Timothy Usher writes an intelligent and helpful critique of my points on Romanization. My response follows.
Dear Mr. Lifson,
Re your piece "Cultural Chauvinism at the University of Colorado":
I'm as opposed to political correctness as anyone you'll meet. I'm also a linguist specializing in the historical phonology of aboriginal, especially New Guinean, languages. Anyone with an area of special expertise is accustomed to seeing their subject mangled in the press on the few occasions it comes up, but since this is the central point of your piece:
If Arapaho were truly not a written language, as you say, it would be written phonetically, either using the international phonetic alphabet or an equivalent set of conventions prevalent in the regional academic literature. For linguists, these transcriptions are superior, so I'm always translating materials from practical orthographies to standard IPA.
And you're right that Arapaho *wasn't* a written language when it was first documented. But the fact that there is any native Arapaho transcription to discuss is proof that it is one now. There are many languages in this situation, which are historically unwritten, but now have their own orthographies. In New Guinea, these have usually been designed by missionary-linguists for the purpose of translating the gospel into native tongues in combination with literacy programs. The situation in America spans a much bigger timeframe and is more complicated, and I'm not sure what the history of Arapaho is here, but I know there are still some native speakers, and this is the system they use.
The fact that Ward Churchill was teaching there (or really anywhere) is a disgrace, and makes a mockery of their professed concern for American peoples. But I'm afraid I have to back the University of Colorado here: if dorms are to be named after these Arapaho figures - and I'm not sure they should be, but if they are - then using Arapaho transcription (which fortunately is latin based as opposed to, say, devanagari) is the only correct decision.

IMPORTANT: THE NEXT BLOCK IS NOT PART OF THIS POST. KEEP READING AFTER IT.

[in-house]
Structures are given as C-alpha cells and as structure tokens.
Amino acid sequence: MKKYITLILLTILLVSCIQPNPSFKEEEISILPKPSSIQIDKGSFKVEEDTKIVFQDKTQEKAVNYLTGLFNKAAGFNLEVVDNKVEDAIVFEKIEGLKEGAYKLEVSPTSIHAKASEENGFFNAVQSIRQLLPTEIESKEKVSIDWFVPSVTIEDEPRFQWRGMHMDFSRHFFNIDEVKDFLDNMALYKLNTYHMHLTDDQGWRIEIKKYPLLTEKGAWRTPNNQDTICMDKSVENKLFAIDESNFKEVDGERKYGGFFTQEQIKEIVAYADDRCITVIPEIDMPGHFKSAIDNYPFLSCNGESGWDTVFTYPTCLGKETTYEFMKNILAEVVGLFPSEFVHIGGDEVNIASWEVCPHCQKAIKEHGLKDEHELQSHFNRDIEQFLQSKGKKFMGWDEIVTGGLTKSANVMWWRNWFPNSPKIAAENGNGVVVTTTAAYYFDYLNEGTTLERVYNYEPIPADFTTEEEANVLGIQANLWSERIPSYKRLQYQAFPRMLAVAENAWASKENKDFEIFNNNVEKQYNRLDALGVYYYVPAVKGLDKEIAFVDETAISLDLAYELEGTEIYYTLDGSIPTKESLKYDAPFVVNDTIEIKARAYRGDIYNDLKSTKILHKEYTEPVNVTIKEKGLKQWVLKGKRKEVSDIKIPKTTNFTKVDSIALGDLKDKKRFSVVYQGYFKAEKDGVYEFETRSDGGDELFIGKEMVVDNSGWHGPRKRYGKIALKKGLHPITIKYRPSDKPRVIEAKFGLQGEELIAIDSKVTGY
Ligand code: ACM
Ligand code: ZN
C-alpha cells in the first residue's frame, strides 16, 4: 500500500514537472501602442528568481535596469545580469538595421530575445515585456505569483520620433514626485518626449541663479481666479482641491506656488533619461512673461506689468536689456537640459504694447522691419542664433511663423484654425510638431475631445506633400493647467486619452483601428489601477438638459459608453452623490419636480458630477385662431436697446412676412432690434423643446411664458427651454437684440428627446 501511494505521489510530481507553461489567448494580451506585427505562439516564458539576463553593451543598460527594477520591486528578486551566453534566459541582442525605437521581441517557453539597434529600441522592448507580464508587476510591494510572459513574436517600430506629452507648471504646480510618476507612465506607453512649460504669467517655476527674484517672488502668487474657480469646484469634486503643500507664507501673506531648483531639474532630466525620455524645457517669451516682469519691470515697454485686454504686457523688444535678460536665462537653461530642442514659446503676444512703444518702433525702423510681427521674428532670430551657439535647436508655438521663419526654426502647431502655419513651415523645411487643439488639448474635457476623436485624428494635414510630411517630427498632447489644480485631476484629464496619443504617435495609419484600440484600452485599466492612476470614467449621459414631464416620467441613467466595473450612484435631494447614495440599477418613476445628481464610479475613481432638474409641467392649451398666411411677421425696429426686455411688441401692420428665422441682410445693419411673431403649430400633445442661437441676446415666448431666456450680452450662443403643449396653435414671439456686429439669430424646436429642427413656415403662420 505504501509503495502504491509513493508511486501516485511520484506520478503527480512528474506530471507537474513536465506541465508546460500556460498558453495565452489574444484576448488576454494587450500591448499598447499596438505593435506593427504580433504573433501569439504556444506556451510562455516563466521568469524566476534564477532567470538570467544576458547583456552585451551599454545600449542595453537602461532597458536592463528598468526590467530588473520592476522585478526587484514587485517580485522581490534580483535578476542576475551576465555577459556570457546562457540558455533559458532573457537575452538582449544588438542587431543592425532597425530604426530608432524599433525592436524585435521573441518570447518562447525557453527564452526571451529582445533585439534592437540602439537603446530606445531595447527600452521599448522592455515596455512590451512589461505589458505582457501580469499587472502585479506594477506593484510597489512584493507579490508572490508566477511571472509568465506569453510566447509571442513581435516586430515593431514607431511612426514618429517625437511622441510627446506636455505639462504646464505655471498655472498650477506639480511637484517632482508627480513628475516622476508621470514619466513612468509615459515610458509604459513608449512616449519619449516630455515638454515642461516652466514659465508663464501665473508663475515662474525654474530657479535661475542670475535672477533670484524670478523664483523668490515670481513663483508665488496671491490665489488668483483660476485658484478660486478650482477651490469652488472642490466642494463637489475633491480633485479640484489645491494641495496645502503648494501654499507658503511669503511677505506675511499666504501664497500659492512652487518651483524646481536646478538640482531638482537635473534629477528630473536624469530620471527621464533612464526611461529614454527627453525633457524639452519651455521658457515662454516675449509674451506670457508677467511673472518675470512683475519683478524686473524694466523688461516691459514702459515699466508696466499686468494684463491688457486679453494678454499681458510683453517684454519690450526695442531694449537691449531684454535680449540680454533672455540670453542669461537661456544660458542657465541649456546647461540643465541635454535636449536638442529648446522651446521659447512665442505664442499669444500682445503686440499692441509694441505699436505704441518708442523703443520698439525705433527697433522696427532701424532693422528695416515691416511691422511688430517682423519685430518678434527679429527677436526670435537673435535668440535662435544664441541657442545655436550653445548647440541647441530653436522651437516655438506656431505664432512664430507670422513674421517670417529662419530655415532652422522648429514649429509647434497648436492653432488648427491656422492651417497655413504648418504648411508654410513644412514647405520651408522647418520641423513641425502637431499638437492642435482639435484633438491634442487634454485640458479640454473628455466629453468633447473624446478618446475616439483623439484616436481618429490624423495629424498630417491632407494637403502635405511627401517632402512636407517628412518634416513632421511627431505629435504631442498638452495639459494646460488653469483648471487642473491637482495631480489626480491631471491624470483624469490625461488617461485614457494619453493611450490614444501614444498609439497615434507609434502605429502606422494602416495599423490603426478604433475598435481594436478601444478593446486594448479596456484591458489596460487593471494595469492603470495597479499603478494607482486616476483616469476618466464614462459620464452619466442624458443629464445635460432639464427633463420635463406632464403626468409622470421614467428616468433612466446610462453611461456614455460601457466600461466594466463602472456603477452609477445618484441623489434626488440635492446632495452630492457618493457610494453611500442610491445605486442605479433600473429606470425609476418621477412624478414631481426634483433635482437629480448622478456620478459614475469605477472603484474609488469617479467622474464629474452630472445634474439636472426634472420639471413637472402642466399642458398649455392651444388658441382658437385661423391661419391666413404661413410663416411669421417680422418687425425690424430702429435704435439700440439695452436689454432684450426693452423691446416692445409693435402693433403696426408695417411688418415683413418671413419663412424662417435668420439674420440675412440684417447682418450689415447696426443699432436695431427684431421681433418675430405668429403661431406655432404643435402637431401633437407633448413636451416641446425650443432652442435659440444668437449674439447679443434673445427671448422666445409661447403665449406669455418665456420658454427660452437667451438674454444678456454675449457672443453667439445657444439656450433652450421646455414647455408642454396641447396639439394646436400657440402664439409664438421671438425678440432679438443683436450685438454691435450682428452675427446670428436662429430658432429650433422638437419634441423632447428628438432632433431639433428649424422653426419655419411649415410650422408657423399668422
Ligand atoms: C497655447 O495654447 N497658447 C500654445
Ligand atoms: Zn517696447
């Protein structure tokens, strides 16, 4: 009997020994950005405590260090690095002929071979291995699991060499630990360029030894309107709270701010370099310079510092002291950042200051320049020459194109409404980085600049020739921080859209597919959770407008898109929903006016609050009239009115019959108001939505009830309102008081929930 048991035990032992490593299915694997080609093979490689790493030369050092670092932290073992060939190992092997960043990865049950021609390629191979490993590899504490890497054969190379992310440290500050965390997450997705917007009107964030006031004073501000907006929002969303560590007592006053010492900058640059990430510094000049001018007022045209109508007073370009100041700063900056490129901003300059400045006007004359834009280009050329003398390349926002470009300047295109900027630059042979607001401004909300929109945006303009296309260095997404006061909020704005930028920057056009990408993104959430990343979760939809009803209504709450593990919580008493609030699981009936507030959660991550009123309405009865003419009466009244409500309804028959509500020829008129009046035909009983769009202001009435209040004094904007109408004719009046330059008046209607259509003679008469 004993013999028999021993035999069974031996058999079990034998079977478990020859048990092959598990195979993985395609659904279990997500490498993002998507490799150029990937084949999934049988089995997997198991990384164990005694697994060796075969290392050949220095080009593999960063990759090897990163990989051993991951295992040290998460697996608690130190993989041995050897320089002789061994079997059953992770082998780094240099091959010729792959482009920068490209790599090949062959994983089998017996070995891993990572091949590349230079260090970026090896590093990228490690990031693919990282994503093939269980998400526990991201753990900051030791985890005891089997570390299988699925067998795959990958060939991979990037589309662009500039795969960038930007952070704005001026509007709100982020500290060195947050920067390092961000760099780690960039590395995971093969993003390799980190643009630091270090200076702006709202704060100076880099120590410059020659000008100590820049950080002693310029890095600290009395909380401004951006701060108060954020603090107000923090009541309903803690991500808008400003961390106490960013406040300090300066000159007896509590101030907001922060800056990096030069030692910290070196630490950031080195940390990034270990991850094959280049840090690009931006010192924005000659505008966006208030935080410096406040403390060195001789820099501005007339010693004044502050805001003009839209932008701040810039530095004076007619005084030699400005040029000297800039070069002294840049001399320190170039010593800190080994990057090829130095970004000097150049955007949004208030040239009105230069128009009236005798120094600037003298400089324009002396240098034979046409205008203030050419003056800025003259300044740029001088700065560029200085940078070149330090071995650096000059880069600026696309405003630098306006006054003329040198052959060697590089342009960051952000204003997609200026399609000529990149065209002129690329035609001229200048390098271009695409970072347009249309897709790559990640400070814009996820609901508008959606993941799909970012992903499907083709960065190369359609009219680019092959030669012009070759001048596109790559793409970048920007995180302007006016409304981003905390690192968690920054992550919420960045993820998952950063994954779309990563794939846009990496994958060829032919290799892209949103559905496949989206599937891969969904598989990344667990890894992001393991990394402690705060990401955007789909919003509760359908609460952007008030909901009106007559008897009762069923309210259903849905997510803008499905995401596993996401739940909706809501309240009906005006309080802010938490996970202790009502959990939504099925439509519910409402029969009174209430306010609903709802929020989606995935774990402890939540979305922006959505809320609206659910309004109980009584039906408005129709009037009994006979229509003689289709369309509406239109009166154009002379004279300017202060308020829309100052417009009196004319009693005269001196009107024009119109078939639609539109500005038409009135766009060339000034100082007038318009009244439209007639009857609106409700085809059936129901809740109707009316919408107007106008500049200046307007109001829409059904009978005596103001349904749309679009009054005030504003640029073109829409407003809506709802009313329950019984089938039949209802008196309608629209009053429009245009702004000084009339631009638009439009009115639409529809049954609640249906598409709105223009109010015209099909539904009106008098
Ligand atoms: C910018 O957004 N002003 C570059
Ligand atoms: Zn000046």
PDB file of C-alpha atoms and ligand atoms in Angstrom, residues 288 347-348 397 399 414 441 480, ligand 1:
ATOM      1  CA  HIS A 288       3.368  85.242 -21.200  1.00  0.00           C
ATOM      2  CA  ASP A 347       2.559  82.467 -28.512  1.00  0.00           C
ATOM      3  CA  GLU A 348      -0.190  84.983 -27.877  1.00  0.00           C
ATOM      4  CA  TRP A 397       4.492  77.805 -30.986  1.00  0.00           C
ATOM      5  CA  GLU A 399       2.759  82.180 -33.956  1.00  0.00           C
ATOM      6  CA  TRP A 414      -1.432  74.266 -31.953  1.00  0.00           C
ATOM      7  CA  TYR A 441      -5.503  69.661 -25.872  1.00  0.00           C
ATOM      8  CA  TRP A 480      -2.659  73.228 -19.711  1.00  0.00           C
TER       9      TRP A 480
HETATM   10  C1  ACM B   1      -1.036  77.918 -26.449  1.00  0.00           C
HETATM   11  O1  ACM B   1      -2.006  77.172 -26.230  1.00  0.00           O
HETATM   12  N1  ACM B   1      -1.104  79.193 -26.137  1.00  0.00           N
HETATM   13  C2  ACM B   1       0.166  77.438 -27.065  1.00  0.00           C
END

So I think your column is very unfortunate, in having attacked these morons on the one issue about which they happen, probably by accident, to be correct. And, though I'm sure it wasn't your intention, probably insulted Arapaho speakers in the process.
My experience with the politics of Romanization has colored my sense of the notion that a standardized system of Romanization is nothing more than an arbitrary and sometimes politically capricious orthodoxy. Two examples directly affected me directly in my academic career as an East Asia Scholar.
I studied Chinese and had to learn two different systems of Romanization. The Wade-Giles system, was the most widely used in the English speaking world for most of the twentieth century. The other system, the Pinyin, was imposed by the Communist regime, in part because Wade Giles had been created in the late 19th century by Thomas Francis Wade and Herbert Giles, two British diplomats. The very same British who had previously fought the Opium War, had enjoyed extraterritoriality, and ruled concessions in China. Miserable imperialists to the Chinese, in other words. Pinyin was developed in the 1950s by Chinese, and was pushed by the mainland Chinese government.
I much preferred Wade Giles which made more sense to ne phonetically (though it was not without problems), to Pinyin, which specified that xi be pronounced "she" and other conventions which struck me as artificial. When I studied Chinese at Harvard in the early 1970s, all my Chinese language texts were Chinese government-compliant, using Pinyin. Meanwhile, nearly all of the existing English Language sources on China I read used Wade-Giles.
In that case, it was clear that politics was at the root of the double system of nomenclature. Since then, Pinyin has triumphed, and has been adopted even by Taiwan and Singapore. Might made right when it came to Romanization of Chinese.